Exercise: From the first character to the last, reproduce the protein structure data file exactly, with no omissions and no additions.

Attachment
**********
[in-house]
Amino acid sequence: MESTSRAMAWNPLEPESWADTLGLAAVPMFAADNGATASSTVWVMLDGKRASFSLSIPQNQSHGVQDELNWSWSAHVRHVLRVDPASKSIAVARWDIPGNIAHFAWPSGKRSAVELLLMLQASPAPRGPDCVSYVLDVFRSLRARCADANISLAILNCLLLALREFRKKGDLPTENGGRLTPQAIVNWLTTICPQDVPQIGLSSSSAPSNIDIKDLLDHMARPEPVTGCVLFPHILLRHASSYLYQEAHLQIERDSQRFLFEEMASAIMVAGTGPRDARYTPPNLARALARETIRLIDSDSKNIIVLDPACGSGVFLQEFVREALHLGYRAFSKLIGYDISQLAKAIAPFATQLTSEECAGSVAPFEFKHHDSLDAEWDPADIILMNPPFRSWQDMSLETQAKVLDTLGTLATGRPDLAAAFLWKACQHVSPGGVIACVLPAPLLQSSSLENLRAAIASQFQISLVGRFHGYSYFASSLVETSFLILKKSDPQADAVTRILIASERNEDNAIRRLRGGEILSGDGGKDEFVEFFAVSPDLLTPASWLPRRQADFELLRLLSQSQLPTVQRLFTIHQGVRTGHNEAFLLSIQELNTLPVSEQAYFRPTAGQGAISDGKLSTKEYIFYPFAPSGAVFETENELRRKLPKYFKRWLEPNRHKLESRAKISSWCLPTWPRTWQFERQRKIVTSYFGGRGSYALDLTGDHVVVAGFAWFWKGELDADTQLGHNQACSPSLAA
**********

[in-house]
Amino acid sequence: MESTSRAMAWNPLEPESWADTLGLAAVPMFAADNGATASSTVWVMLDGKRASFSLSIPQNQSHGVQDELNWSWSAHVRHVLRVDPASKSIAVARWDIPGNIAHFAWPSGKRSAVELLLMLQASPAPRGPDCVSYVLDVFRSLRARCADANISLAILNCLLLALREFRKKGDLPTENGGRLTPQAIVNWLTTICPQDVPQIGLSSSSAPSNIDIKDLLDHMARPEPVTGCVLFPHILLRHASSYLYQEAHLQIERDSQRFLFEEMASAIMVAGTGPRDARYTPPNLARALARETIRLIDSDSKNIIVLDPACGSGVFLQEFVREALHLGYRAFSKLIGYDISQLAKAIAPFATQLTSEECAGSVAPFEFKHHDSLDAEWDPADIILMNPPFRSWQDMSLETQAKVLDTLGTLATGRPDLAAAFLWKACQHVSPGGVIACVLPAPLLQSSSLENLRAAIASQFQISLVGRFHGYSYFASSLVETSFLILKKSDPQADAVTRILIASERNEDNAIRRLRGGEILSGDGGKDEFVEFFAVSPDLLTPASWLPRRQADFELLRLLSQSQLPTVQRLFTIHQGVRTGHNEAFLLSIQELNTLPVSEQAYFRPTAGQGAISDGKLSTKEYIFYPFAPSGAVFETENELRRKLPKYFKRWLEPNRHKLESRAKISSWCLPTWPRTWQFERQRKIVTSYFGGRGSYALDLTGDHVVVAGFAWFWKGELDADTQLGHNQACSPSLAA